Instead of adding some more guidance here around “aha moments”, etc. (all of which you should definitely pay attention to) I thought I’d put forward a couple of common UX patterns you can implement to get trial customers to engage more with your product.
This is probably the most common (and easy to implement) strategy for re-engaging users once they’ve actually created a trial account. Drip campaigns can vary in how complex – or smart – they are.
On a basic level, you have a set of emails which are delivered to everyone, at pre-defined intervals after signup. This can be good for walking users through your feature set, bypassing the need to overwhelm with information in one go.
If you want to get more advanced, segment these emails based on feature usage (only tell them about the features they haven’t used yet) or engagement (only send to users who become inactive).
On the surface this might seem the same as drip emails, but there’s a subtle difference. Notifications can actually be more successful at re-engaging users, because they’re often related to something that’s happened in the product, or in other words, their business.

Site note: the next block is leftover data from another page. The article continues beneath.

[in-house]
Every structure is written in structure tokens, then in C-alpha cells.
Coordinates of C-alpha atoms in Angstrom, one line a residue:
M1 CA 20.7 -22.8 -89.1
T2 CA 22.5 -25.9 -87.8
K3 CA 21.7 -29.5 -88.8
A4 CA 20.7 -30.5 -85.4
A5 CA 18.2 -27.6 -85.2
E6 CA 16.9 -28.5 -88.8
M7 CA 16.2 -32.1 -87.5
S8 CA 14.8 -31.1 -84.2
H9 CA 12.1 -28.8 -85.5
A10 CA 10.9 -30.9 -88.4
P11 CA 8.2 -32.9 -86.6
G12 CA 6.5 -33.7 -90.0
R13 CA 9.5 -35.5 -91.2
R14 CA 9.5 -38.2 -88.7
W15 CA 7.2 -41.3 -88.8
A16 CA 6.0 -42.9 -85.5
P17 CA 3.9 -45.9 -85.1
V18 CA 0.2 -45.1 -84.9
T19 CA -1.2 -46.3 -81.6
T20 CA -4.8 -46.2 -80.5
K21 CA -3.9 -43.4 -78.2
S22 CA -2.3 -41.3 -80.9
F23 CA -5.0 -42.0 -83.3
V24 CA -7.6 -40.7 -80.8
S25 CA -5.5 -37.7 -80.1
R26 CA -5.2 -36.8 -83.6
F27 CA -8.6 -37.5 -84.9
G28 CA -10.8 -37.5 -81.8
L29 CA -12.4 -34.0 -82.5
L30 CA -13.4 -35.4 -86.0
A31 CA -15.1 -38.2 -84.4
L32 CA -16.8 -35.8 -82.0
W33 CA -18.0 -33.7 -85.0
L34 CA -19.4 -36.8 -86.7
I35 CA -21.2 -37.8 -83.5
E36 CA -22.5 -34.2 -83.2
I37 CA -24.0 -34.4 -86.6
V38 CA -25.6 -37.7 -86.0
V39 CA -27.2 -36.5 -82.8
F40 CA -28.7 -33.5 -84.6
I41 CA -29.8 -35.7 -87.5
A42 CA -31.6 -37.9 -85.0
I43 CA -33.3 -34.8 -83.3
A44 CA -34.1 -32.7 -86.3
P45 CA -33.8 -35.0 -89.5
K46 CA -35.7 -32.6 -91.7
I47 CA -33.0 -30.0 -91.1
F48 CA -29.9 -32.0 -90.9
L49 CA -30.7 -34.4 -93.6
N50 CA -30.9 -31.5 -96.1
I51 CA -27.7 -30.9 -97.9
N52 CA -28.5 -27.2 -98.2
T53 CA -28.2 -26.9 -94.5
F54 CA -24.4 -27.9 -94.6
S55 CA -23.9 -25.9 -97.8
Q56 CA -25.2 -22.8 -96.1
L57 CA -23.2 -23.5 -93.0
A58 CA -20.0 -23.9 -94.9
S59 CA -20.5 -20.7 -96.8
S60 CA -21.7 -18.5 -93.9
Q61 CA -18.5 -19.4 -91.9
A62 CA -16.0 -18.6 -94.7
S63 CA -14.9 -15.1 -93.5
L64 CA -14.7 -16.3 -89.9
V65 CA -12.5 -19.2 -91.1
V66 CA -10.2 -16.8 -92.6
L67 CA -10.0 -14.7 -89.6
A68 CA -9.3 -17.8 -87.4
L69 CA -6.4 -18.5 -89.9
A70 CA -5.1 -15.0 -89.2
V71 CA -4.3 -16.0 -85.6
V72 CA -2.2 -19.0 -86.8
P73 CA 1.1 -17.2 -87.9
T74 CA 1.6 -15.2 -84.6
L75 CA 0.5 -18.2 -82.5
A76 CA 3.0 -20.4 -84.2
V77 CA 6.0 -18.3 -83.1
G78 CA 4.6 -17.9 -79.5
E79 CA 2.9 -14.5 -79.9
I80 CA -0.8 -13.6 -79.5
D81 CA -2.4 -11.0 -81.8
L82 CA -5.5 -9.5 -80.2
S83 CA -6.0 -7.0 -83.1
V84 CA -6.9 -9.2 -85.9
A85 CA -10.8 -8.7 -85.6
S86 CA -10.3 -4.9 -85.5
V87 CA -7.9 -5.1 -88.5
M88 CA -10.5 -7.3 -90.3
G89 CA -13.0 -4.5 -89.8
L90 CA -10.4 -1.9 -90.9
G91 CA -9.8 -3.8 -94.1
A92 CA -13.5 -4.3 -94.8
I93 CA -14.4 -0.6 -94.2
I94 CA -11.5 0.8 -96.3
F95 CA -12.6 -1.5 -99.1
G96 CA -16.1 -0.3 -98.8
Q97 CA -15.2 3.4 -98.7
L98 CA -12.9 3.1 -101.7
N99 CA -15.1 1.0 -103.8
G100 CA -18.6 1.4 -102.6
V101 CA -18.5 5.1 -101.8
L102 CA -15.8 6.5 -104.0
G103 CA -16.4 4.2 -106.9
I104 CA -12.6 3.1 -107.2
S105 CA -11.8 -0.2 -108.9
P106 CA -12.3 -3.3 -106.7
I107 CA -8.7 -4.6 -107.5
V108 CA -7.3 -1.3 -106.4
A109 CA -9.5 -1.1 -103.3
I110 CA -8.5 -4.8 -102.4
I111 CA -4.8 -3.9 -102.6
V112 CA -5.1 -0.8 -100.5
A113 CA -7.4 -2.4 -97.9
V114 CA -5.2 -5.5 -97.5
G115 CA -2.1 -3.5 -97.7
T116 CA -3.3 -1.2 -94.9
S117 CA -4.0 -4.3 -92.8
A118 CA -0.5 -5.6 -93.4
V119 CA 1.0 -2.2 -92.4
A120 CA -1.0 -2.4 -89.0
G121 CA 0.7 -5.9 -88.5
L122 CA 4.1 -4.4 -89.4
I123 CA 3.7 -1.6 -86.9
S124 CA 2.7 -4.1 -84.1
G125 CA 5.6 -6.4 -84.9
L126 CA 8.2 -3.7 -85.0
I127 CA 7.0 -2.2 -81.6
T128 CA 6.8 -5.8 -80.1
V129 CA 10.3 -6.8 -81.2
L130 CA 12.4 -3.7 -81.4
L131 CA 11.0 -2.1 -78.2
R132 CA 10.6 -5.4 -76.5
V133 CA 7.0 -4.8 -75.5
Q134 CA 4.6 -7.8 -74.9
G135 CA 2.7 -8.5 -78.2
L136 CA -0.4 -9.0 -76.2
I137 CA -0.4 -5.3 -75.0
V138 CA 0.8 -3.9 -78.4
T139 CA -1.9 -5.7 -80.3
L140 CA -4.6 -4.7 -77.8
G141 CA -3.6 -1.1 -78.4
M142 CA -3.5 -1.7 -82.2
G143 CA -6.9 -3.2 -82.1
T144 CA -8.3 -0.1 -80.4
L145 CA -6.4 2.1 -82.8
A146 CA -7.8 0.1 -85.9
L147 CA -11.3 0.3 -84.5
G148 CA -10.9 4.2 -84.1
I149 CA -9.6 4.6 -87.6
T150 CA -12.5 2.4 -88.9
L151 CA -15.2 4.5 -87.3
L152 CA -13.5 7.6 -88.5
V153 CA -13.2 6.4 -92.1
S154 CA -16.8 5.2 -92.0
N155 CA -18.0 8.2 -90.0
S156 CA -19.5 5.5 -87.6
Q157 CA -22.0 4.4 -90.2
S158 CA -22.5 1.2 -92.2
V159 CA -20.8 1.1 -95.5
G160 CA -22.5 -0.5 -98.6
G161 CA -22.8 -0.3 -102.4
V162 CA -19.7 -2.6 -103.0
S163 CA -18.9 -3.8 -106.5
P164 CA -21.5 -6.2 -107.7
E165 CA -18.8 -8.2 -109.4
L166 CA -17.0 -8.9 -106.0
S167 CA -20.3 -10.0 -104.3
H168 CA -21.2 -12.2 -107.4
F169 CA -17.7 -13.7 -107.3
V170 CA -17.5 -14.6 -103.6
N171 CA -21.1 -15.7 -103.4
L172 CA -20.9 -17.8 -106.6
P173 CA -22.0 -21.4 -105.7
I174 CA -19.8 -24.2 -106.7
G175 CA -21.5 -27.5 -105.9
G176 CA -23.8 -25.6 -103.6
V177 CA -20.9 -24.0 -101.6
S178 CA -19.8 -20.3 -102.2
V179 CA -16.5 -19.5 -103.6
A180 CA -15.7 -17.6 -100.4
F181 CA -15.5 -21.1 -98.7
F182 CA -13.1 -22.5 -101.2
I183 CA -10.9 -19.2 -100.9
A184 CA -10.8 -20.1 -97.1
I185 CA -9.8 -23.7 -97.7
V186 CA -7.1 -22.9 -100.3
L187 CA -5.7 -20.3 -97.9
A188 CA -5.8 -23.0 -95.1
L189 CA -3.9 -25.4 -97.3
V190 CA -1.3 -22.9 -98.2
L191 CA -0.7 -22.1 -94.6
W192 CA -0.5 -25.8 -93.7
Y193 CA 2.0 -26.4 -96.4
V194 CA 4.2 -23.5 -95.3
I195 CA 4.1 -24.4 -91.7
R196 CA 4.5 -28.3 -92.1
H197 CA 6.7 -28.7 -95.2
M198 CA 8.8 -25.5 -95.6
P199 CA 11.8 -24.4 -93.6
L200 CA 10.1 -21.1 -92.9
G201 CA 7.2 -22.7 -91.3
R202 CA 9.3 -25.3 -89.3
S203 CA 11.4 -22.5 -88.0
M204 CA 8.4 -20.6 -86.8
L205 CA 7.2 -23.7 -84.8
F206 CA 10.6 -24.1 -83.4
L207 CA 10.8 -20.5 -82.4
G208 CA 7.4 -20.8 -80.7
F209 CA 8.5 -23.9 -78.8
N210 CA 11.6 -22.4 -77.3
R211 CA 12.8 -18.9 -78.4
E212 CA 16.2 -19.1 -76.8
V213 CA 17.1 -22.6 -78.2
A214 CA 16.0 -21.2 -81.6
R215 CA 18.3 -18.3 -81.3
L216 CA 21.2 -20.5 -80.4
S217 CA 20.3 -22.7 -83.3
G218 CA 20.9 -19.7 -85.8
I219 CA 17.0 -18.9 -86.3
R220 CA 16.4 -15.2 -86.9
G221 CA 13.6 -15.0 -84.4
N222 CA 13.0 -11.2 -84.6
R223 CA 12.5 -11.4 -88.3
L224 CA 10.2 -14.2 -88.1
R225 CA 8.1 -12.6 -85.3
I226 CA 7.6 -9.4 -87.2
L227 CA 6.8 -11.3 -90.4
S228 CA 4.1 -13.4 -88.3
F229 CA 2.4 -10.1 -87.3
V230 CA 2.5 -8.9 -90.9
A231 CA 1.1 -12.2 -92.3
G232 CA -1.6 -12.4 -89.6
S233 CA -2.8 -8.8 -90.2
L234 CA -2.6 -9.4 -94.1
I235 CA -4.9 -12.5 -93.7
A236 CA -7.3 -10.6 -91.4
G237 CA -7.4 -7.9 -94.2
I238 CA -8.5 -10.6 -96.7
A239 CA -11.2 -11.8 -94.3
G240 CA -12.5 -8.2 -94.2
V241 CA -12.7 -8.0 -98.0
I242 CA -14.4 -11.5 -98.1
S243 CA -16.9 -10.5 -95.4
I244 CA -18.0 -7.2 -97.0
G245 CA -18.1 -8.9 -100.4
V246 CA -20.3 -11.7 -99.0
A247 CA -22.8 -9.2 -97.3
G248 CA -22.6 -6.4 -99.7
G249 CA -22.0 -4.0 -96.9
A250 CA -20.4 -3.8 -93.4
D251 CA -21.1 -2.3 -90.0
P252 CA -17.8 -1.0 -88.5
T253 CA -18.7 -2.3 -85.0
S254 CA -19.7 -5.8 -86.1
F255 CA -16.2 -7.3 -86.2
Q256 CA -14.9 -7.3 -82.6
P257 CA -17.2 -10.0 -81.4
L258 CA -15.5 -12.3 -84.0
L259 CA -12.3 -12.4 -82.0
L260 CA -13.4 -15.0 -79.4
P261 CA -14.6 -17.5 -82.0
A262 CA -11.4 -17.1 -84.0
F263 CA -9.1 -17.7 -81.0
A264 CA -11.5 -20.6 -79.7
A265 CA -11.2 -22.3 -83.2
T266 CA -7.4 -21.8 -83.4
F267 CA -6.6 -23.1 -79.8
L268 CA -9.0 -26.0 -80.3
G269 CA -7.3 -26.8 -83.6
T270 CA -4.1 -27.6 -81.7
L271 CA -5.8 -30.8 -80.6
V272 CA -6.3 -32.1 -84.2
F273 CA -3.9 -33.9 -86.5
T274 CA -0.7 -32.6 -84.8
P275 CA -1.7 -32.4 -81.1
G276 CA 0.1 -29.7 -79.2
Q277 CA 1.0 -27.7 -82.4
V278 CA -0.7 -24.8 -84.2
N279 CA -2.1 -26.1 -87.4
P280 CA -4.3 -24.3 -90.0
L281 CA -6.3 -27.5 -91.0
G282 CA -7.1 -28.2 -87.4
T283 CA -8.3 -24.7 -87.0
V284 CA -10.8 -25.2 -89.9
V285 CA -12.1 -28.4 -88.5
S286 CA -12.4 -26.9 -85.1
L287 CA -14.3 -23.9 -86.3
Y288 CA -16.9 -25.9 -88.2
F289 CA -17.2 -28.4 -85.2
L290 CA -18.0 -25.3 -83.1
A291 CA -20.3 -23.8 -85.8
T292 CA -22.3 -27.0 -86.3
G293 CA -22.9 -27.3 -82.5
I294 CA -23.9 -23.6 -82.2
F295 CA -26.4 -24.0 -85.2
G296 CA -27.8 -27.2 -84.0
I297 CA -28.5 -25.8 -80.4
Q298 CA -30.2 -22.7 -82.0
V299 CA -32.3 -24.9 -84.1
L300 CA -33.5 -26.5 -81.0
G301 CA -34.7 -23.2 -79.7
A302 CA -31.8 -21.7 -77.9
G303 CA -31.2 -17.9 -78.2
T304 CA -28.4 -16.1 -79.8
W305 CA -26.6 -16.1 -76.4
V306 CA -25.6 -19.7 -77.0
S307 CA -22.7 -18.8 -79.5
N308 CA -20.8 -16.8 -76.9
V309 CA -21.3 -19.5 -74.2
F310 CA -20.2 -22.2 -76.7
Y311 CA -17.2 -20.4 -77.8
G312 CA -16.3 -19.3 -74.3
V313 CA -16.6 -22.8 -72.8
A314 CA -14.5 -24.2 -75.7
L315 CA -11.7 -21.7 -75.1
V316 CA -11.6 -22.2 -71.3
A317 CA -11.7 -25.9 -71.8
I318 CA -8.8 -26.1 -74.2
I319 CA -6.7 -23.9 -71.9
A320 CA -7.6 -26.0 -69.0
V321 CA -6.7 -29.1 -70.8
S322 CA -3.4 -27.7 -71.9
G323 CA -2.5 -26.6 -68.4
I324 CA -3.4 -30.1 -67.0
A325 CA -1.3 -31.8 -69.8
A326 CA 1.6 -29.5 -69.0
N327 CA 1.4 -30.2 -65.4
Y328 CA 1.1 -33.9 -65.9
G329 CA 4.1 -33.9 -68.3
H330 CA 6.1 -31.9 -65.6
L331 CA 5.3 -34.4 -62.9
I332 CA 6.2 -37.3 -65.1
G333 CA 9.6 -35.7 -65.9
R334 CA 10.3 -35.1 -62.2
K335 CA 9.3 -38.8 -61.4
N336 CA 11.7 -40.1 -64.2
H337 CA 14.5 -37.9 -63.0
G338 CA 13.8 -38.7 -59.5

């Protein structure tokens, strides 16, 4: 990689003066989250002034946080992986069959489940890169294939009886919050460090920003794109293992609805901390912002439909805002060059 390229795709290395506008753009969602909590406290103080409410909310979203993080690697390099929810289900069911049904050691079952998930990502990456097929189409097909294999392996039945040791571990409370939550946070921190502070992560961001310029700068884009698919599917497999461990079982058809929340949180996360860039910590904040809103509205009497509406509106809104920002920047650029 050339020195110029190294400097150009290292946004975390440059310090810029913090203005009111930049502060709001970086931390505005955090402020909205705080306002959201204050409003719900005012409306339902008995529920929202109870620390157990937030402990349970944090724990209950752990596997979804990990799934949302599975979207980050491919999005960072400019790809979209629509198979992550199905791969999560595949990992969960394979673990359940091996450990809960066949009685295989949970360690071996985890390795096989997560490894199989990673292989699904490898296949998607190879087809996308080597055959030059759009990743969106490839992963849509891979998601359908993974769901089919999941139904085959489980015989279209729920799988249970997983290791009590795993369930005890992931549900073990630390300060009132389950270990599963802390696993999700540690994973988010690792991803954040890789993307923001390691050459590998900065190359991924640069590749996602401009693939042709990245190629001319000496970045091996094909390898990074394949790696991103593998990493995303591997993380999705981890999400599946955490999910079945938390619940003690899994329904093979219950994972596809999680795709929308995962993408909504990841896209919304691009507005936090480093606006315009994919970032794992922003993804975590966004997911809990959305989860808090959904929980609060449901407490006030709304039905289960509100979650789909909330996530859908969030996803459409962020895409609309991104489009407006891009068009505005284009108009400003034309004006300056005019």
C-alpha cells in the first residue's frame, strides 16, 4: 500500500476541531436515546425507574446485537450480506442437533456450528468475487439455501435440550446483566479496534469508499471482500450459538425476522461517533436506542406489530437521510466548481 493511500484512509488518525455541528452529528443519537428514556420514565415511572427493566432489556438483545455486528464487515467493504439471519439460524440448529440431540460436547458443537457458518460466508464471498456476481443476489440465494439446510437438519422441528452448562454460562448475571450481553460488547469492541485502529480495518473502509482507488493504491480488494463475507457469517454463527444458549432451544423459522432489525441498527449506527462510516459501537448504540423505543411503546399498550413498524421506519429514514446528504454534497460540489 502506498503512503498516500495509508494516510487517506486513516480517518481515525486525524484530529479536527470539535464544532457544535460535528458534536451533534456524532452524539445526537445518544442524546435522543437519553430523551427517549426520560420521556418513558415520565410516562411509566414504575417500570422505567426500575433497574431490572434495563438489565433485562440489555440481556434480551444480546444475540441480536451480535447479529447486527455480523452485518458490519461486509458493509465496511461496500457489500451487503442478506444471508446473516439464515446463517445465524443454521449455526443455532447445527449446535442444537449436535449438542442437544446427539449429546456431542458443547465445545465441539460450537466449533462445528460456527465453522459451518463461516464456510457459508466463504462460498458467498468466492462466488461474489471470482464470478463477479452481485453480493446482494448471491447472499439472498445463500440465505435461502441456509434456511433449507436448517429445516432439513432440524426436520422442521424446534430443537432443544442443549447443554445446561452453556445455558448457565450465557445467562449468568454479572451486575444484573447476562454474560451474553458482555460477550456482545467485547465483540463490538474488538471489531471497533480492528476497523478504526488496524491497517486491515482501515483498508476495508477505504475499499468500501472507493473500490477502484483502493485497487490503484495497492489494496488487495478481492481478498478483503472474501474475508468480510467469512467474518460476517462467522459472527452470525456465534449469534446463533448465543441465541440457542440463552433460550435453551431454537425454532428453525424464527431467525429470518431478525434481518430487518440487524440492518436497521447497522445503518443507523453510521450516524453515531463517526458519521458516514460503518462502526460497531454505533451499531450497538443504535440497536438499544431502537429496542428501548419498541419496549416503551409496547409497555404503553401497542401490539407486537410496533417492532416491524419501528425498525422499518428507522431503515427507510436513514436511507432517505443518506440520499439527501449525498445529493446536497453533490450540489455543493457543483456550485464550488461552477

In the consumer world this is often something like:
Hey Ed, your friend just posted an update! See what they said…
But in B2B SaaS, it’s more likely to look something like this:
Hey Ed, we’ve noticed your latest campaign is taking off. Take a look at the performance…
There’s no better way for getting people to re-engage with your solution than giving them a reason that they actually care about.
This is one of the higher-cost methods to implement, because it requires you to build these features into your product. But, if implemented well, you can really create a feedback loop for engagement.
LinkedIn had the classic ‘Complete your profile’ checklist:
Call your trial customers!
Don’t forget this one. In today’s world, with so many tools and indirect communication, it’s easy to forget sometimes that you can just pick up the phone. Ask your customers about their trial experience, which features they’ve used, and why. This will almost certainly be the most valuable feedback when it comes to improving the product. So start dialing!
This answer was originally published on Quora. View the original thread here: